PASADENA (CBSLA) - In one of the biggest weekends of the year for Pasadena, tourists flock to the city for the annual Rose Parade and Rose Bowl, but with cases of COVID-19 at record highs, organizers are doing their best to keep the public informed about how to stay safe.
"I think they said 39,000 tickets were sold for Utah. So, there's gonna be a lot of Utah, but there's going to be a lot of red because we're both red!" said Utah Utes fan Patty Fullmer about Saturday's Rose Bowl game.
While there's certainly excitement, there's no doubt some fans are also a bit anxious as cases of COVID-19 in the Southland skyrocket. Just around the corner from the souvenir stands, a line of cars with people waiting for their COVID tests in the shadow of the Rose Bowl sets a tense tone.
A quick search on social media shows reduced ticket prices for both the game and seating at the Rose Parade, as some who planned to attend are now opting out.
The Johnson Miller Family from South Carolina, however, are keeping their plans.
"We are vaccinated. We are masked up. We're the only ones in here talking to you. There's nobody else in this big ballroom. We have our masks," Allison Johnson Miller said.
They are among the thousands from all over with tickets for or participating in the bowl or parade who will need to show proof of vaccination or a negative test within 72 hours of the event.
LA County health officials said they trust the Pasadena team since it's an outdoor event, and organizers are focusing on masking and vaccination. Director of the Los Angeles Department of Public Health, Dr. Barbara Ferrer, called the protocols reassuring.
"It's an outdoor event. Pasadena officials and the health department have gone to great lengths to make sure people are vaccinated and masked, and avoid super crowded situations. I trust the Pasadena team to do a very good job, and I trust people to assess their own risk," Ferrer said.
No one knows better than the Johnson Miller Family how precious and how fragile good health is.
In February 2020, 17-year-old Keegan Johnson, a junior in high school and three sport athlete with a bright smile suddenly died from an undiagnosed case of bacterial meningitis.
"I always tell everybody he wasn't perfect, but he was ours and he was. Once you met him, you'd never forget him. I just miss everything about him," Johnson Miller said.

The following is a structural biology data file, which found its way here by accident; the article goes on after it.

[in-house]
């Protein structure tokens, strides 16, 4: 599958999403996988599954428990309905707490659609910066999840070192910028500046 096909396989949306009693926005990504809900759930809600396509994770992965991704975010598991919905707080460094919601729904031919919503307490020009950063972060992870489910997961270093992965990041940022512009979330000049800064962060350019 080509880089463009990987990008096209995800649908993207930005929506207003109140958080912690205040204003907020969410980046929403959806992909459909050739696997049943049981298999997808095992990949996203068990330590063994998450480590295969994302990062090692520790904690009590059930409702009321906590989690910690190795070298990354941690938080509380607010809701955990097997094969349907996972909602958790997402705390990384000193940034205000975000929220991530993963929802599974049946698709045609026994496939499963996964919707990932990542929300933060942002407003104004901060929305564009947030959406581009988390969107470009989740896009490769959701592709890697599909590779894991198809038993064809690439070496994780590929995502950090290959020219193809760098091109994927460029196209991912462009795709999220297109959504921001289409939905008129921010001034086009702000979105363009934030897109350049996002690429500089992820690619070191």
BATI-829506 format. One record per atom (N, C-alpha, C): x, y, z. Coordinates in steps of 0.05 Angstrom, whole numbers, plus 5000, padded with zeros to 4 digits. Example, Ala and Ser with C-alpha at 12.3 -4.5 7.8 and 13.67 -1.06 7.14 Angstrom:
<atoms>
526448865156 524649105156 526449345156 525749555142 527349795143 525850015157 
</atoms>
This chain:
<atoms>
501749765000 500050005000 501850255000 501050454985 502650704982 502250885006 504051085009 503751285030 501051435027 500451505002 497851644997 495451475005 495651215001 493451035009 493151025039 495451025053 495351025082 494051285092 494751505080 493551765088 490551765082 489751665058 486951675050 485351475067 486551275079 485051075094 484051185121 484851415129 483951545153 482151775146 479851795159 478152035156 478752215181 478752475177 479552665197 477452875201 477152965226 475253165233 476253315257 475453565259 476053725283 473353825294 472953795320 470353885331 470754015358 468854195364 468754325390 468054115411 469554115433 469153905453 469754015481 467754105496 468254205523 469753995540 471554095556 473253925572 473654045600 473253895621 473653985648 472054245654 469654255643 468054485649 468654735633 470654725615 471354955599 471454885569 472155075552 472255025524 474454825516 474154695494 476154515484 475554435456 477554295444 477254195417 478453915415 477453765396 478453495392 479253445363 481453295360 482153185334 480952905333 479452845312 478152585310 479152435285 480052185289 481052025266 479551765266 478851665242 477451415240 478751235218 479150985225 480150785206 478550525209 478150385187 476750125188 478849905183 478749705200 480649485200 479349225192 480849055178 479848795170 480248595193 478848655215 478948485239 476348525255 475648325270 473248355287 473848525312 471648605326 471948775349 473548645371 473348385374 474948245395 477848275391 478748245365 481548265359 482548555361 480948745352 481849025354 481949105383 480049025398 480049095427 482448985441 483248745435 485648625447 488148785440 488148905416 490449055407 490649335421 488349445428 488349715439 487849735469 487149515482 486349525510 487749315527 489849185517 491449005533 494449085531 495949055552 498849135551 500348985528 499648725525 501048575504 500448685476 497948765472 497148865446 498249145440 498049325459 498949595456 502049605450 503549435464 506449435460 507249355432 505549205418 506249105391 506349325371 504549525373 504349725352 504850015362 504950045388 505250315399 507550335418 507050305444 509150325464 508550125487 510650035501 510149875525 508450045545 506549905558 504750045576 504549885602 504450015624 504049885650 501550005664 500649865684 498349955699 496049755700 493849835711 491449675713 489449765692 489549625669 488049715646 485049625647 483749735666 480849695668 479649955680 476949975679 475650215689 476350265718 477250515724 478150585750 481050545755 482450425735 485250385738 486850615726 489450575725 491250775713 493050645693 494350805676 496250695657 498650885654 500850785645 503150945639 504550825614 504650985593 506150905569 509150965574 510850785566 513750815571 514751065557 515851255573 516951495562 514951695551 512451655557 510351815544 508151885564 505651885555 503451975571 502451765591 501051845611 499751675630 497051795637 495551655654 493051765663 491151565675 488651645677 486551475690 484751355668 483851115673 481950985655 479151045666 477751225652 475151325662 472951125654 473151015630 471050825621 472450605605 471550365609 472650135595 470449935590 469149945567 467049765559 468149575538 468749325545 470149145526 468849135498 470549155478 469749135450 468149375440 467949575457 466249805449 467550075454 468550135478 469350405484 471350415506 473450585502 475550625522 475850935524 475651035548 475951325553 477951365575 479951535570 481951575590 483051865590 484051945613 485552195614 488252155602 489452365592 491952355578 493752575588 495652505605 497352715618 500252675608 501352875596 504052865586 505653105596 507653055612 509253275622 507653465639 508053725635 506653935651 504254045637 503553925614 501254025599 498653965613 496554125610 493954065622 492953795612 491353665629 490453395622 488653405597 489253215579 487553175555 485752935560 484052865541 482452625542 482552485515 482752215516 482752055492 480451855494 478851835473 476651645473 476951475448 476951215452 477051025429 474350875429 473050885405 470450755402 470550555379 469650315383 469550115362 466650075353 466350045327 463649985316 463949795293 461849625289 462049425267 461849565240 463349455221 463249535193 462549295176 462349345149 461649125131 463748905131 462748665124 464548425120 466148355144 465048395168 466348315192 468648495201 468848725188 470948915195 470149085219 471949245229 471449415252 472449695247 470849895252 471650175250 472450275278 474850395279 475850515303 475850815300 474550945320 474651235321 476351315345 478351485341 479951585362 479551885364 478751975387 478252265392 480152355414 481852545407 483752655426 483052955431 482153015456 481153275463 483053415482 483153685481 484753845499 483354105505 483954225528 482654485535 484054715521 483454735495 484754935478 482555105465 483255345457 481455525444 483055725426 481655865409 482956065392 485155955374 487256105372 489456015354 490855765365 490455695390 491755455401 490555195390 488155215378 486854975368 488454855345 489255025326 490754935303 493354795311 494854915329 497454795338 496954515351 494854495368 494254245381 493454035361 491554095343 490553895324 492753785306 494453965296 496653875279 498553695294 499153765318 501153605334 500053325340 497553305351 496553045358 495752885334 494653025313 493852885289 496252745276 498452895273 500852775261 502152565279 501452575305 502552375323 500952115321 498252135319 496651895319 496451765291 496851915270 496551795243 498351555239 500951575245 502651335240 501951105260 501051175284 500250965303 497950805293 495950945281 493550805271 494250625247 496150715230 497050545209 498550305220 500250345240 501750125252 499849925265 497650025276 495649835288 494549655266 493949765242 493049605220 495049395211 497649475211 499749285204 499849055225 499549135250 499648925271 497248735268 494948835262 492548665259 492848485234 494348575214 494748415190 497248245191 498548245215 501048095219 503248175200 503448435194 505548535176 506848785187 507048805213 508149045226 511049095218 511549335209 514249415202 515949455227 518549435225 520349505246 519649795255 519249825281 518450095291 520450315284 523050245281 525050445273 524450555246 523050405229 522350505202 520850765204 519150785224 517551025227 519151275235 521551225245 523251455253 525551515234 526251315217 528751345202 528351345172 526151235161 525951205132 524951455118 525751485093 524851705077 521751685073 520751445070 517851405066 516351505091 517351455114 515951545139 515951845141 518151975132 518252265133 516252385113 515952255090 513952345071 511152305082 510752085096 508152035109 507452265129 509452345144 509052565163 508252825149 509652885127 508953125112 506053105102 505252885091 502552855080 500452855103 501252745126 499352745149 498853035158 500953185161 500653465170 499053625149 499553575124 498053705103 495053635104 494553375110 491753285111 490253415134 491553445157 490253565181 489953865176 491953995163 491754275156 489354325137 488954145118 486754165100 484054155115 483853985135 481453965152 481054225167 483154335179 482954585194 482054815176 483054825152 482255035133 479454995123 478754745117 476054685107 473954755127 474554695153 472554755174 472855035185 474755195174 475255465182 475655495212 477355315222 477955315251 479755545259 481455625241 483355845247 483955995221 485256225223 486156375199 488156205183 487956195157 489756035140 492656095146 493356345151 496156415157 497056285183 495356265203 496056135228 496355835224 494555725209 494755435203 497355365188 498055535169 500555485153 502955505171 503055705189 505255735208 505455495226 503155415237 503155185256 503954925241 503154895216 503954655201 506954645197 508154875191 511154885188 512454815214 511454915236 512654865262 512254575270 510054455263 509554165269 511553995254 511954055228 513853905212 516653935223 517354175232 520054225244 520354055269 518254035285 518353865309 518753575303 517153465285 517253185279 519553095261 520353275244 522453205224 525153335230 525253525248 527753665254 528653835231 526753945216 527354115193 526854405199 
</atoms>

Because her son was a donor, his major organs were used to save four lives. His tissue and bones, doctors told the family, helped countless others.
On Saturday, Keegan Johnson will be honored on the Donate Life South Carolina float. His parents, brothers and extended family came early to help decorate and place his floragraph front and center.
A football fanatic, he made it to the Rose Bowl. Maybe not the way he dreamt he would, but with an opportunity to continue saving lives by raising awareness about organ donation.
"To see him on that float is amazing, be a part of something big and that's what he always wanted, to do something big. That's him," said Joey Miller, Keegan's dad.
As his parents talk about all the simple things they miss, like his voicing calling out to them, their sorrow is unrelenting, but so is their pride.
"He always wanted to be a hero and this is such a blessing to us, that he went out as a hero," Allison Johnson Miller, Keegan's mother, said.
The Johnson Miller Family now heads a mission to raise awareness about organ donation, and they have created a scholarship in his name. Their story is just an example of the way the Rose Parade is more than simply festive and fun. It's also an incredible opportunity to spread positive, even life-saving messages.
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